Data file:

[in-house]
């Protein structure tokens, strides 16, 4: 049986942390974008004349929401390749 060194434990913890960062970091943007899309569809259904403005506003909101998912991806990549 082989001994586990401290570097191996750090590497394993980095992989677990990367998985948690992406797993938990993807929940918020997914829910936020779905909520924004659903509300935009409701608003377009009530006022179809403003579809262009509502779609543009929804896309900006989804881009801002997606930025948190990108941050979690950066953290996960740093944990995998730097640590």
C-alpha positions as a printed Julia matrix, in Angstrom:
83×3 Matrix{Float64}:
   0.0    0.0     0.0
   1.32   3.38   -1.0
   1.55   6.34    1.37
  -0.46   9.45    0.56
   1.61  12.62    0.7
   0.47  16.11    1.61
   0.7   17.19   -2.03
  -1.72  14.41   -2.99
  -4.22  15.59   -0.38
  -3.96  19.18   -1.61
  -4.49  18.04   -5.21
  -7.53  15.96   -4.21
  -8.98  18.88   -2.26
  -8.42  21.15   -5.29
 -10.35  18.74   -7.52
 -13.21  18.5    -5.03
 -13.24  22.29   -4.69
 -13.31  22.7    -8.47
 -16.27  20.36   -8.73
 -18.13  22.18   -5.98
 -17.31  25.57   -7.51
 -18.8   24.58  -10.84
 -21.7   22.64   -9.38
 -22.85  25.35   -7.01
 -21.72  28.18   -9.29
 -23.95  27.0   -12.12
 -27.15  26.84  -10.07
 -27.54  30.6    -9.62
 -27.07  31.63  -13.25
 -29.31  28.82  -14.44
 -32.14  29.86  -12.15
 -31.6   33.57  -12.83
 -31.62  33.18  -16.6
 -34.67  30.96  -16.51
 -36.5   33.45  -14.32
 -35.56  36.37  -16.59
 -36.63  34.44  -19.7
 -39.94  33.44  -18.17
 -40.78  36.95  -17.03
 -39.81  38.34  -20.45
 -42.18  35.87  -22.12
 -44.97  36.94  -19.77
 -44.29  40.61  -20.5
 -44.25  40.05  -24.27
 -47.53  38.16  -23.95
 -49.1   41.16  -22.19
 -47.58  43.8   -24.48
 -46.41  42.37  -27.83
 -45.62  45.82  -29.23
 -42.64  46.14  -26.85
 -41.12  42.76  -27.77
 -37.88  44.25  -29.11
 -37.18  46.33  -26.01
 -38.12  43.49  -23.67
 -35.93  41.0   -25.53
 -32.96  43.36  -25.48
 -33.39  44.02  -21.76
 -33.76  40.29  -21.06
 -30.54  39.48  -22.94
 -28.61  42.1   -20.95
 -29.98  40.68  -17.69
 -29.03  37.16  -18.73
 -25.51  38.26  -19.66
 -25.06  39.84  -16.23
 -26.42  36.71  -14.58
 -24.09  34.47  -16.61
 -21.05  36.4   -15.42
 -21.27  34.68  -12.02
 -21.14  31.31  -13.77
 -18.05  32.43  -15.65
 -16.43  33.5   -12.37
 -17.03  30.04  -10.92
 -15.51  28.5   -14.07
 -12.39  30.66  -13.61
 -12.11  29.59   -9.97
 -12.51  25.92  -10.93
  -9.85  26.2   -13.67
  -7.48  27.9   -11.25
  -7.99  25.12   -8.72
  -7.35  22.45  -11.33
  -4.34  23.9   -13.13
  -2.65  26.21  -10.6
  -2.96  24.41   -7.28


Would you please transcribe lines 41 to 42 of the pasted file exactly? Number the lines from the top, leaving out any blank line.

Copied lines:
 -36.63  34.44  -19.7
 -39.94  33.44  -18.17